Both visual content and user-generated content (UGC) are commonly cited nowadays for their powerful influence on purchase behavior.
Both visual content and User-Generated Content (UGC) are commonly cited nowadays for their powerful influence on purchase behavior. It only makes sense that the “next big thing” in E-commerce be the convergence of the two forms.
Visual content assets are easier for the brain to decode than text, they drive better engagement than other formats on social media, and they’re especially great for maximizing emotional impact.
There’s nothing like seeing a product being enjoyed by an actual person to drive home the idea that a product can make audience members’ lives better.
UGC, meanwhile, allows E-commerce merchants to build trust with site visitors by showcasing the authenticity of their products’ usefulness. The Internet can be a scary place for consumers, and seeing real people’s expressions of positive sentiment over their purchases can be a major game-changer.
In the form of testimonials, reviews, ratings and comment threads, UGC addresses E-commerce marketers’ needs to amplify social proof and to manage their shops’ reputations.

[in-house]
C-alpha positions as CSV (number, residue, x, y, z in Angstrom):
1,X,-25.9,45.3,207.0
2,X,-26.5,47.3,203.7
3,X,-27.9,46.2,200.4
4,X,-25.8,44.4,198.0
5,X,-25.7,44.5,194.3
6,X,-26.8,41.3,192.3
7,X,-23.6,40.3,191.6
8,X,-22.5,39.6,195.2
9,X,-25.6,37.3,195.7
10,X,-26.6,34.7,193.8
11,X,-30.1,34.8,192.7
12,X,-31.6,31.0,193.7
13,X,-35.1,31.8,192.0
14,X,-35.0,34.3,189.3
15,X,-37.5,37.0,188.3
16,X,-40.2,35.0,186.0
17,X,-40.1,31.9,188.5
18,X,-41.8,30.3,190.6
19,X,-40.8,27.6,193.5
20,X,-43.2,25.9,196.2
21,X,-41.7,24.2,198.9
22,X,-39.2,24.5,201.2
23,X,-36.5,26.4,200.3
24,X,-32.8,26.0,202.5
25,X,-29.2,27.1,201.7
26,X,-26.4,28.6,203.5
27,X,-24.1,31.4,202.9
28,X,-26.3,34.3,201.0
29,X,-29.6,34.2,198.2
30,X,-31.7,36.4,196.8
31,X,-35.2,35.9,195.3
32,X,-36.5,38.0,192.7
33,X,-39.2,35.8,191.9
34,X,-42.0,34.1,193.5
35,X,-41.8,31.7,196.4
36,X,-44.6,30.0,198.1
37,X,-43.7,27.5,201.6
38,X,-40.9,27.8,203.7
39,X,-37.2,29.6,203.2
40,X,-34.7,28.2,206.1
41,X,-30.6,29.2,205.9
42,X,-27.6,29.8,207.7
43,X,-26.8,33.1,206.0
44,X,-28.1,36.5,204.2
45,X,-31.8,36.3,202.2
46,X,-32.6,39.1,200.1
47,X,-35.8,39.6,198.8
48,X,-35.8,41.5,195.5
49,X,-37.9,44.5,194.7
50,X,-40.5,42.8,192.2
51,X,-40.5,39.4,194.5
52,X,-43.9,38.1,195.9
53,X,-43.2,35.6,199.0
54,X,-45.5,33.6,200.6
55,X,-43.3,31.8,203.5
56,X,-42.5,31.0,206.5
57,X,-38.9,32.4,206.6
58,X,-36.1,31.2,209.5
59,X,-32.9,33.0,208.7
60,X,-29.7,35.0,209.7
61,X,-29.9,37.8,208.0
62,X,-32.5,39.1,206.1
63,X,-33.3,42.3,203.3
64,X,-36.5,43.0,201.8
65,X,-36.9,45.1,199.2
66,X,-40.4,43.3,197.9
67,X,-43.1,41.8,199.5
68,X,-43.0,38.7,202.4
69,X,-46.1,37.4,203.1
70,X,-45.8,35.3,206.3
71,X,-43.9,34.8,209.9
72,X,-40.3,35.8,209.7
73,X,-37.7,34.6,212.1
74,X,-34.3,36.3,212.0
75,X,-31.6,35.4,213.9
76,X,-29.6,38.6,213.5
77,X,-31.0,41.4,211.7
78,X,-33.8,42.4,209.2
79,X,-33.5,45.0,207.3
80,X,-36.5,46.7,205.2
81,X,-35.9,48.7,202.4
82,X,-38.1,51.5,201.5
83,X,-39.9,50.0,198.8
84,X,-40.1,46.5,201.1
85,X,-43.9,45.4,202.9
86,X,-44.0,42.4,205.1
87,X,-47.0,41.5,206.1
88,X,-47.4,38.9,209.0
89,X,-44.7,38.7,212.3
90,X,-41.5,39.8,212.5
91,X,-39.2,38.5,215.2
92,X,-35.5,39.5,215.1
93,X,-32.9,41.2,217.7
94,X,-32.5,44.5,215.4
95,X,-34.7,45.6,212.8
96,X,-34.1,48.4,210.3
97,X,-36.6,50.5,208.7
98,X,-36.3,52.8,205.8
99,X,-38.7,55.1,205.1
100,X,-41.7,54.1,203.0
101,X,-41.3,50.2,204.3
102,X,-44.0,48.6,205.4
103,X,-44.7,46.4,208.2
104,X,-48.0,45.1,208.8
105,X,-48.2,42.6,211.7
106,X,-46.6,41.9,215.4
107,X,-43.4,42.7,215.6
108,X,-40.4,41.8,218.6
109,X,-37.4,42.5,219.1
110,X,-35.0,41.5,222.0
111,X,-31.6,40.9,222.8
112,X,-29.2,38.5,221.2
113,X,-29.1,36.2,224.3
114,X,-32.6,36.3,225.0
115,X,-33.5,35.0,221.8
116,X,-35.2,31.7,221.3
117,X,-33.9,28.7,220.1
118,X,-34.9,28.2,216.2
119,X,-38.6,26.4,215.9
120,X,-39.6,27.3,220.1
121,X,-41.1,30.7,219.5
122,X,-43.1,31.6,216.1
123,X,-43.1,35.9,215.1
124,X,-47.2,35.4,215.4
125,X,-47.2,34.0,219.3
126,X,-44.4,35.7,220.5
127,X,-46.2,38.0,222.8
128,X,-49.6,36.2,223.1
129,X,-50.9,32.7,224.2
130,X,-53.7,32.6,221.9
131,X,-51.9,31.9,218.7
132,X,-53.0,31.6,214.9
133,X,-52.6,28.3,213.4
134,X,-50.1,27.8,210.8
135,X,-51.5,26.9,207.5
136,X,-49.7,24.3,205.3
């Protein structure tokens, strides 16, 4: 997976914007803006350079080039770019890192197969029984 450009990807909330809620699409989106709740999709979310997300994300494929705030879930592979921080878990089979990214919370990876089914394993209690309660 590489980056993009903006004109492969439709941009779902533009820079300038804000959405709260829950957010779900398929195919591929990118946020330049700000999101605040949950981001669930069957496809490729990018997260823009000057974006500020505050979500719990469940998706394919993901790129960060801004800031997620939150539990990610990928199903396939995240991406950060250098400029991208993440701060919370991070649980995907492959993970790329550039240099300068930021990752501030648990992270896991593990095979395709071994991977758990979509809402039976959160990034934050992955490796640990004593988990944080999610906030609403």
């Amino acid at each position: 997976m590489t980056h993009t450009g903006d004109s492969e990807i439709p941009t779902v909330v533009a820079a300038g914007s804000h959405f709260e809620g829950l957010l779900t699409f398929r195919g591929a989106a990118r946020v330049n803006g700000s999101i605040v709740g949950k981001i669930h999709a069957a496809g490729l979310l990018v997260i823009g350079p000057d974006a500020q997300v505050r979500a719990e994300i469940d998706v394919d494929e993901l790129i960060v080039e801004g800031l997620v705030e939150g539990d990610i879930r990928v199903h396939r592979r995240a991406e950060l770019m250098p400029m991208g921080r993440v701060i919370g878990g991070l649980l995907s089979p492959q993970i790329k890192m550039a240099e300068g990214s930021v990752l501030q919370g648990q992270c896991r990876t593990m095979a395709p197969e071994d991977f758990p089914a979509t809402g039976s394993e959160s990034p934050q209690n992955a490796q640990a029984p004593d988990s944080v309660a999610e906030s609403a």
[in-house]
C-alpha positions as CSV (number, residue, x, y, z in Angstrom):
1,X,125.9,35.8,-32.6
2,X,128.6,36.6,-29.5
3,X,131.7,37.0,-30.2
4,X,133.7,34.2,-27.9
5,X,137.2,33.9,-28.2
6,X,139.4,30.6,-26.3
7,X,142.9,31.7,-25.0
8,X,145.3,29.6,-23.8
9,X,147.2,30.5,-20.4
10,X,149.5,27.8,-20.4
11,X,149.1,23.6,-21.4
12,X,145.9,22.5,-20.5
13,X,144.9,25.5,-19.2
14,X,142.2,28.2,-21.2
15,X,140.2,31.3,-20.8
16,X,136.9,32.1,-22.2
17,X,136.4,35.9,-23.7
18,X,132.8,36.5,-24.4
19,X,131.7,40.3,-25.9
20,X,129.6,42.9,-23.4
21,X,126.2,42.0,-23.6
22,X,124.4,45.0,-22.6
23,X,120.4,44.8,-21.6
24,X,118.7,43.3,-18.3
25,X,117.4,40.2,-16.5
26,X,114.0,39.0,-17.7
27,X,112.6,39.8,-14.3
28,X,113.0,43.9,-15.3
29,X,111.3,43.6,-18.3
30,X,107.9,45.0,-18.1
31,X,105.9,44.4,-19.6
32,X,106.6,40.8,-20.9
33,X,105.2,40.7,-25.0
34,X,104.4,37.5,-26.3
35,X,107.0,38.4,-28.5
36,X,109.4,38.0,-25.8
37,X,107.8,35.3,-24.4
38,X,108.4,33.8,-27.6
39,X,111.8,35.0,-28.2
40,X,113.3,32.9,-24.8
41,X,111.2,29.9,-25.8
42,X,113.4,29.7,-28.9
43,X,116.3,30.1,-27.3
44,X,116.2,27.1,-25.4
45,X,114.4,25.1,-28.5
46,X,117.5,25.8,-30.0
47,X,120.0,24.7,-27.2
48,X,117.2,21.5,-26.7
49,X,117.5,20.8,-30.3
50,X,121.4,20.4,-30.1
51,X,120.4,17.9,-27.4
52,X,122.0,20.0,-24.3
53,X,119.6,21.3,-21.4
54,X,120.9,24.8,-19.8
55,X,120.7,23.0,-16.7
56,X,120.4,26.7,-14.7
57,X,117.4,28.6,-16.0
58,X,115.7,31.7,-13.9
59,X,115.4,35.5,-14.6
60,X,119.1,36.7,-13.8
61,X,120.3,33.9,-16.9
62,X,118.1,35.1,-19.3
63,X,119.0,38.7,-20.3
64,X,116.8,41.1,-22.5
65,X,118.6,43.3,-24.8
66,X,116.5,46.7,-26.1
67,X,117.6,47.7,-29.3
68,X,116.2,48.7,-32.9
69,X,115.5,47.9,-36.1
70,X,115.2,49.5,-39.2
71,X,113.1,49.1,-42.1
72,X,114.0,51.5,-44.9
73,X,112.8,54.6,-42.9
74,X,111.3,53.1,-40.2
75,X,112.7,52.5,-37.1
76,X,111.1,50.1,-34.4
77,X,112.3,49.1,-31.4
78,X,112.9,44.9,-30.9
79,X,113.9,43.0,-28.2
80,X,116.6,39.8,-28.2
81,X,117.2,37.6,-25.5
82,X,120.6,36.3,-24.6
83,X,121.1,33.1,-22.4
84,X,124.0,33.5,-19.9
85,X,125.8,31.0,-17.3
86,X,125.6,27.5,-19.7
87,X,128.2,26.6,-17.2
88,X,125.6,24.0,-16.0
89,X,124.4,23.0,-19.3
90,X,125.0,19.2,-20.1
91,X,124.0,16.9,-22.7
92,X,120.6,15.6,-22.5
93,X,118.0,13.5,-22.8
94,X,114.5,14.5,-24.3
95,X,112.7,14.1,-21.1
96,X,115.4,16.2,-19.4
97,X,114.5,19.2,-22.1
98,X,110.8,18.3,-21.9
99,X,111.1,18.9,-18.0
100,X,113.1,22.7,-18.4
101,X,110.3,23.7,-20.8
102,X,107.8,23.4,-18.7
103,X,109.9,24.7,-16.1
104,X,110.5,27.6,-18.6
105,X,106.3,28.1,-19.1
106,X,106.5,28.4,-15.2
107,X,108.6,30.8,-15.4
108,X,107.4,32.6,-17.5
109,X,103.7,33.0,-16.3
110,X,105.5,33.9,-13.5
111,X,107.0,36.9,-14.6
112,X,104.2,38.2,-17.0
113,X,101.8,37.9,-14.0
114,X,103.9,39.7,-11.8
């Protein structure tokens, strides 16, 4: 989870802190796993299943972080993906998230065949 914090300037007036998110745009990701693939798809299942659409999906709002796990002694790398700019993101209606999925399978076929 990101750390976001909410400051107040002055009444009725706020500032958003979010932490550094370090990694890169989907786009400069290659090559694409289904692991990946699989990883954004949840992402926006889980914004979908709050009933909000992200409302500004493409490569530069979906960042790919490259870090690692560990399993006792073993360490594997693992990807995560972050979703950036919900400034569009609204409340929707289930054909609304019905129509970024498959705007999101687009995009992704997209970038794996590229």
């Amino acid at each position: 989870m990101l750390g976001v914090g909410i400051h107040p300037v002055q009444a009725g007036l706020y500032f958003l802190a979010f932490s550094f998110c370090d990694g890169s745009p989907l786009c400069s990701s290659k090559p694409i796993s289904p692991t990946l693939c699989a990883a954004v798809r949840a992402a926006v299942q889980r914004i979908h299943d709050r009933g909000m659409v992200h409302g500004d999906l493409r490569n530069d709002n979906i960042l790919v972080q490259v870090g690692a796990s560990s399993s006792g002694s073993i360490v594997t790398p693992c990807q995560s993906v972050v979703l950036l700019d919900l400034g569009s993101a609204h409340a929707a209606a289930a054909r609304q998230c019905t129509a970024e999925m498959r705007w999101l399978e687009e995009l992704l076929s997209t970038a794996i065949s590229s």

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Celebrating Unlocked Accomplishments
And then along came the selfie, arguably the ultimate social media expression of humble-bragging about our accomplishments.
With selfies, we publicly celebrate what we’ve achieved, whether it’s a place we merit to visit, a person we happen to meet, a dish we’re about to devour or a product we’re thrilled to acquire.
By posting photos we take of ourselves in these situations, we’re telling the world that the elating experiences captured in the frames are significant manifestations of our identities.
There are more trends in visual UGC that lend themselves well to boosting E-commerce sales. The rising popularity of “unboxing” videos document the ritual of receiving and dismantling the packaging in which highly-anticipated merchandise has finally arrived.
Lowered barriers to entry for self-publishing via vlogs, forums and reviewing platforms mean that “everyone’s a critic” indeed.